He also initiated the practice of writing down what we’d learned. PPMI began publishing NASA Issues in Program and Project Management, a journal that is still available online through the NASA Technical Report Server (NTRS) archive. He believed we had to write about what we were doing and clearly document our efforts. He got questions about that: “Why are you doing a journal about training?” His reply was that it was not about training, it was about improving the development of project practitioners. In Frank’s mind, we existed to serve as a resource for the technical community as a whole. Our work had to be aligned with the NASA mission and it had to reach as much of that community as possible.

Just a few months later, Frank did something that shocked me: he left NASA. I protested that I was not ready to take over, but he assured me that I would be fine, that I was asking the right questions and pointing in the proper direction. So I ended up taking over project management development for NASA three months after arriving at Headquarters. It happened under the most improbable circumstances, and now I had to deliver.

The other landmark in professional development at NASA was the arrival of Dan Goldin as NASA Administrator. Nobody who worked for Dan would ever say he was an easy boss, but he made things happen. He became known, of course, for instituting the “faster, better, cheaper” era, but he was also deeply concerned about the development of NASA project managers. Dan looked at what PPMI was doing and said, you have a lot of courses, but you don’t have a framework. He wanted us to adopt a competency-based framework for developing project managers over the course of their careers. This became the basis for the Project Management Development Process (PMDP). We researched and identified the competencies needed at each stage of a career, and we came up with a career learning strategy to attain those competencies. To this day, PMDP remains the bedrock on which our current career development framework is built. This is when our efforts became truly professional, culminating in the establishment of the Academy of Program/ Project Leadership (APPL) in 1997.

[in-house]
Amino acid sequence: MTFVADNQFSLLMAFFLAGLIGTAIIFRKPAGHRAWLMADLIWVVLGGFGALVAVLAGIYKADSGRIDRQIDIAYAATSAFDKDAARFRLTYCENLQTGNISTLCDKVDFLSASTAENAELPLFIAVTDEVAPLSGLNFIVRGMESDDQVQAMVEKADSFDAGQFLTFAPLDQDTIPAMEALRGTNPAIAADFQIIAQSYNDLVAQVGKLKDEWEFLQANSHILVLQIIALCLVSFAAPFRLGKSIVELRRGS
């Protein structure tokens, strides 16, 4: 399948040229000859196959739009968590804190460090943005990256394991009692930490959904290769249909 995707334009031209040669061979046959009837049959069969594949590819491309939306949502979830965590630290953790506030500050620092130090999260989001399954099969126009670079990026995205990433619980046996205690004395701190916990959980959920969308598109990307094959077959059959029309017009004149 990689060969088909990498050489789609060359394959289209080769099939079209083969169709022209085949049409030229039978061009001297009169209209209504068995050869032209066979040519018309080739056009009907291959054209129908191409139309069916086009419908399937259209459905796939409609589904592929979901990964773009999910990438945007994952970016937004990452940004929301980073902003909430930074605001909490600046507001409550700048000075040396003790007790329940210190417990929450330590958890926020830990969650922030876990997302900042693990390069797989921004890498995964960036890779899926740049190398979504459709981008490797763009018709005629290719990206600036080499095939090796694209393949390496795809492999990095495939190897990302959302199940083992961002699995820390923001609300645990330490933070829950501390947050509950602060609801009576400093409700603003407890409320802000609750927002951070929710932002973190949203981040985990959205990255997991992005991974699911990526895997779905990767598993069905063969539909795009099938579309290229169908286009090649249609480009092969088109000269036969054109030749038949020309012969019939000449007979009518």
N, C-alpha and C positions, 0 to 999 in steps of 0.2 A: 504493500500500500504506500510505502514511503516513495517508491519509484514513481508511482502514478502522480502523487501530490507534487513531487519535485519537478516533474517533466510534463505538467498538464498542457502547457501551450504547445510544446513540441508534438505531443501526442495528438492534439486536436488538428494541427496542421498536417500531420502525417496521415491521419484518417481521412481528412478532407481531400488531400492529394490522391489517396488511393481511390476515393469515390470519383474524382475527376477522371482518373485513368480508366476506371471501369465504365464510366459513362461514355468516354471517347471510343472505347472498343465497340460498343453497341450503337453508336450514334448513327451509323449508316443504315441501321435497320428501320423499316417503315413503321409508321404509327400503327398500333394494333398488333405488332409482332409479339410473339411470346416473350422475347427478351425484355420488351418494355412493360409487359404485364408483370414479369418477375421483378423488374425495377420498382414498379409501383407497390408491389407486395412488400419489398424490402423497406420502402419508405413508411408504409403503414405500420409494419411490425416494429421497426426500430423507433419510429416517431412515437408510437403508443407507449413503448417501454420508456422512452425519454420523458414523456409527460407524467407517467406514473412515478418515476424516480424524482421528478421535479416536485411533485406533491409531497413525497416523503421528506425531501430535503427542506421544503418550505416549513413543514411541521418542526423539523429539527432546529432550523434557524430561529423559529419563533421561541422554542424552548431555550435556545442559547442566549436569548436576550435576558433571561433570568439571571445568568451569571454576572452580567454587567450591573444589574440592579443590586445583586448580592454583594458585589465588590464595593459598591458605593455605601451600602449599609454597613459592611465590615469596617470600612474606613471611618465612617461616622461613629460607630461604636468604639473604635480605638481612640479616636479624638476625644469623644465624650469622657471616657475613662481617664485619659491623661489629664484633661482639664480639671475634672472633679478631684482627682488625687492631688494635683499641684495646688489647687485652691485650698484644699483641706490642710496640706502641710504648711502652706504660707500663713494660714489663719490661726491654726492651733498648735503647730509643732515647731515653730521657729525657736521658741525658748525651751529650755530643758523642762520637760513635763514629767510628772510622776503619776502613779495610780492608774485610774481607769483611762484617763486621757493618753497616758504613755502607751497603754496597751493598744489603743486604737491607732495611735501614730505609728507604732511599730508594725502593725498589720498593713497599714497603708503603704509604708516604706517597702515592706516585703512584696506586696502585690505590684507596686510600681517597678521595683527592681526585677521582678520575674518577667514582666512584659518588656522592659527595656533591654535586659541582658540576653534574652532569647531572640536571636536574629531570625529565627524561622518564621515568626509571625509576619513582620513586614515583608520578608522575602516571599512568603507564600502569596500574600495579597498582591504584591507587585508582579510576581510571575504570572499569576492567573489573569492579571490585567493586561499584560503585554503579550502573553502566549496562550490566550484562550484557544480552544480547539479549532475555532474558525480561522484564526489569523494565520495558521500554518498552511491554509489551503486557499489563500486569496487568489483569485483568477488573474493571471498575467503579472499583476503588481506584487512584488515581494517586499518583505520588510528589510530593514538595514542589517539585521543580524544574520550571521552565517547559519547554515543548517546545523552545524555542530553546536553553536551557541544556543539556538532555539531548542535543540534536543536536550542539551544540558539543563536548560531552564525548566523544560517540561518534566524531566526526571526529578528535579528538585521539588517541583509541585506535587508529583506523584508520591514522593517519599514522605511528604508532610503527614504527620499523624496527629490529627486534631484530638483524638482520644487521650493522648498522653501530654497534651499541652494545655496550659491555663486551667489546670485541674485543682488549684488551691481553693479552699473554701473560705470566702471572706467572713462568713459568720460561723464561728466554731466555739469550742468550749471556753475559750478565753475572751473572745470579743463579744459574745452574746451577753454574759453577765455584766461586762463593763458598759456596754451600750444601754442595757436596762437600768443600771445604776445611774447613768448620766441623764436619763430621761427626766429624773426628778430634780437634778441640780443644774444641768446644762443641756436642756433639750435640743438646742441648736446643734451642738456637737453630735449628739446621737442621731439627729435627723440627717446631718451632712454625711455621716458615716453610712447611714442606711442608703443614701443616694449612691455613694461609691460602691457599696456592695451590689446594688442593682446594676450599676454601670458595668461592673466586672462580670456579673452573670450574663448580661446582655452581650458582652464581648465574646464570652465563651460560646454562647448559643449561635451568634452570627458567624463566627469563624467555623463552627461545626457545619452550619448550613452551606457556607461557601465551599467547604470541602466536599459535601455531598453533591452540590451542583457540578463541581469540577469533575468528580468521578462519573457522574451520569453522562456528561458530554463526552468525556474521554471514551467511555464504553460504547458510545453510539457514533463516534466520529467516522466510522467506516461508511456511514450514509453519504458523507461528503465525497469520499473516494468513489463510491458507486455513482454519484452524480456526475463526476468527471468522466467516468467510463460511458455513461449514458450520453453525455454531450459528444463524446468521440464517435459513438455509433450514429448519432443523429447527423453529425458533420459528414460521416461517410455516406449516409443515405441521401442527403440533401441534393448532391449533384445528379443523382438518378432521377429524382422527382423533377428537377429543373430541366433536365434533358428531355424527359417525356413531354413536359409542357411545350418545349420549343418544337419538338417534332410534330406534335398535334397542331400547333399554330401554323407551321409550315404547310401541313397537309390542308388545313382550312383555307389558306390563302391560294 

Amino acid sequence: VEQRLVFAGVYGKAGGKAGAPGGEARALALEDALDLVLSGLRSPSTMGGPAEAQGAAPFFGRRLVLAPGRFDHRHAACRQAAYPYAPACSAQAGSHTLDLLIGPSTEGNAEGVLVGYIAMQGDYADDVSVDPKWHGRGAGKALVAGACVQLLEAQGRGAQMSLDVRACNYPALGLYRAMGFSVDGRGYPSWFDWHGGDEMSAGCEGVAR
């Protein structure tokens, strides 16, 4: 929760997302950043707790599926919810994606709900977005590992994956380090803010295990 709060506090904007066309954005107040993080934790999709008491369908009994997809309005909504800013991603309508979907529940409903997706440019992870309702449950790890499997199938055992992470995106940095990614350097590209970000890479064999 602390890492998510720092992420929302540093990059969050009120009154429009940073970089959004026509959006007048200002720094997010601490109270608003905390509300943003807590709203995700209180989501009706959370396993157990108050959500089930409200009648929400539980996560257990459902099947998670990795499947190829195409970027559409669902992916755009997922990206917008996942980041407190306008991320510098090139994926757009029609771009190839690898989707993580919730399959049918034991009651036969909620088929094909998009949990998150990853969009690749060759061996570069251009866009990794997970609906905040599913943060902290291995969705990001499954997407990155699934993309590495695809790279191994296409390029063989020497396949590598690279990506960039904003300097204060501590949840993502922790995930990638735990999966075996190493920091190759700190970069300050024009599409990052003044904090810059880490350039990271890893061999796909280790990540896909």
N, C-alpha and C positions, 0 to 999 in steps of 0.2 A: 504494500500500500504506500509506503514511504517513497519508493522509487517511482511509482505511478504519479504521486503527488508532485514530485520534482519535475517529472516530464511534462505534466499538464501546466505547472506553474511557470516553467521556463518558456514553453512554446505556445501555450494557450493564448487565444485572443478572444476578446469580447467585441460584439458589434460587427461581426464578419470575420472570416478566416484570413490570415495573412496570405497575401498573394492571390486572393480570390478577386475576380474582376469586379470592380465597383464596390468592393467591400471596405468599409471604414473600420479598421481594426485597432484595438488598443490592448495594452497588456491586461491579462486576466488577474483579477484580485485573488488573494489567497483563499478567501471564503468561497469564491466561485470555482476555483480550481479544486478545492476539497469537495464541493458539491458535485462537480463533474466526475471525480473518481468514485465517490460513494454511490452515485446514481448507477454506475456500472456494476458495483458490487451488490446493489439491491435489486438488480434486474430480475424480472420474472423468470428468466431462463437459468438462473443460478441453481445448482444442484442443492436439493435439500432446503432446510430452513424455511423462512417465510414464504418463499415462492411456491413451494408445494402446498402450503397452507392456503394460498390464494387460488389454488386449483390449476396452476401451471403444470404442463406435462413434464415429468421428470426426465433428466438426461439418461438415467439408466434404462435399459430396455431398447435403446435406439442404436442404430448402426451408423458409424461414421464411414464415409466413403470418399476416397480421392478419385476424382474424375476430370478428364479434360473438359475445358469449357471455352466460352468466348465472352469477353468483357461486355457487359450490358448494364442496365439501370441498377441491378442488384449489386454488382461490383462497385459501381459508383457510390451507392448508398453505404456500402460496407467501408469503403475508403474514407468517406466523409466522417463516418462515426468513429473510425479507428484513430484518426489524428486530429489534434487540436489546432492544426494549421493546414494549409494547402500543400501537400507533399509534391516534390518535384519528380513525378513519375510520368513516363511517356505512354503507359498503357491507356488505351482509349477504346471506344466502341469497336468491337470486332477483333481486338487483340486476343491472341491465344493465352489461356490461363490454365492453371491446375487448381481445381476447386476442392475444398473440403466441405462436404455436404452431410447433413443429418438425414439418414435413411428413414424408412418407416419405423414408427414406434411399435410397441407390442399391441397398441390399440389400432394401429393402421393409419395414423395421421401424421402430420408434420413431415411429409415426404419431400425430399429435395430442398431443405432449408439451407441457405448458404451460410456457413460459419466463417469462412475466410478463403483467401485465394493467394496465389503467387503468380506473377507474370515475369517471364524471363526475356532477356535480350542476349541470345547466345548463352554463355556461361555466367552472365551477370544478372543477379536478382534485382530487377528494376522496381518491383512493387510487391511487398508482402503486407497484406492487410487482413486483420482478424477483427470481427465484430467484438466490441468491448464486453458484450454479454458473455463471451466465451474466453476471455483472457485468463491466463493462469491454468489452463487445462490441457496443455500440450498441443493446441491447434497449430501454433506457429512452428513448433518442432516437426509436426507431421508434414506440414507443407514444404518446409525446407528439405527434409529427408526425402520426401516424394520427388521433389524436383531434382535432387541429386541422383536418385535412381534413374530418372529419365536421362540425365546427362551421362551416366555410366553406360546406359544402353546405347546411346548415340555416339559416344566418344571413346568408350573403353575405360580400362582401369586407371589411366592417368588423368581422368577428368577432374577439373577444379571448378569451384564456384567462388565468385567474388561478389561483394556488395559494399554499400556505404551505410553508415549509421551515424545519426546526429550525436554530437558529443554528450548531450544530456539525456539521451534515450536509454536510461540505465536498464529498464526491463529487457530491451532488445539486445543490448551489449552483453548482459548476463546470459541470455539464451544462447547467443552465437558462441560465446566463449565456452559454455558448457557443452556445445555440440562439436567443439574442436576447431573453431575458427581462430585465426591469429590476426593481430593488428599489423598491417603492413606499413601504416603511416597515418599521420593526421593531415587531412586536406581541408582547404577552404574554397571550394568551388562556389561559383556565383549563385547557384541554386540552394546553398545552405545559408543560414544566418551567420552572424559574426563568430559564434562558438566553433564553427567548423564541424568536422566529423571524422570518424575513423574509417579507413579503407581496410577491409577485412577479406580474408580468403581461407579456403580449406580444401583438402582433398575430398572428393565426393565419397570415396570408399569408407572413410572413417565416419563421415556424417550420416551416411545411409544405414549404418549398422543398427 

He taught me the importance of field research, of spending time visiting the centers and talking to practitioners about what they did and what they needed.

The back-to-back failures of the Mars Polar Lander and the Mars Climate Observer in 1999 represented the next big challenge and opportunity for APPL. Dan was furious that we were doing nothing to support our project teams in the field. As painful as this was, his criticism set us in a new direction. We began offering direct support to project teams by sending them expert practitioners who could tell when a project had gone off course and help steer it back to health. To date, APPEL has sponsored hundreds of performance enhancement engagements with NASA project teams, and these services now consume the largest part of our budget.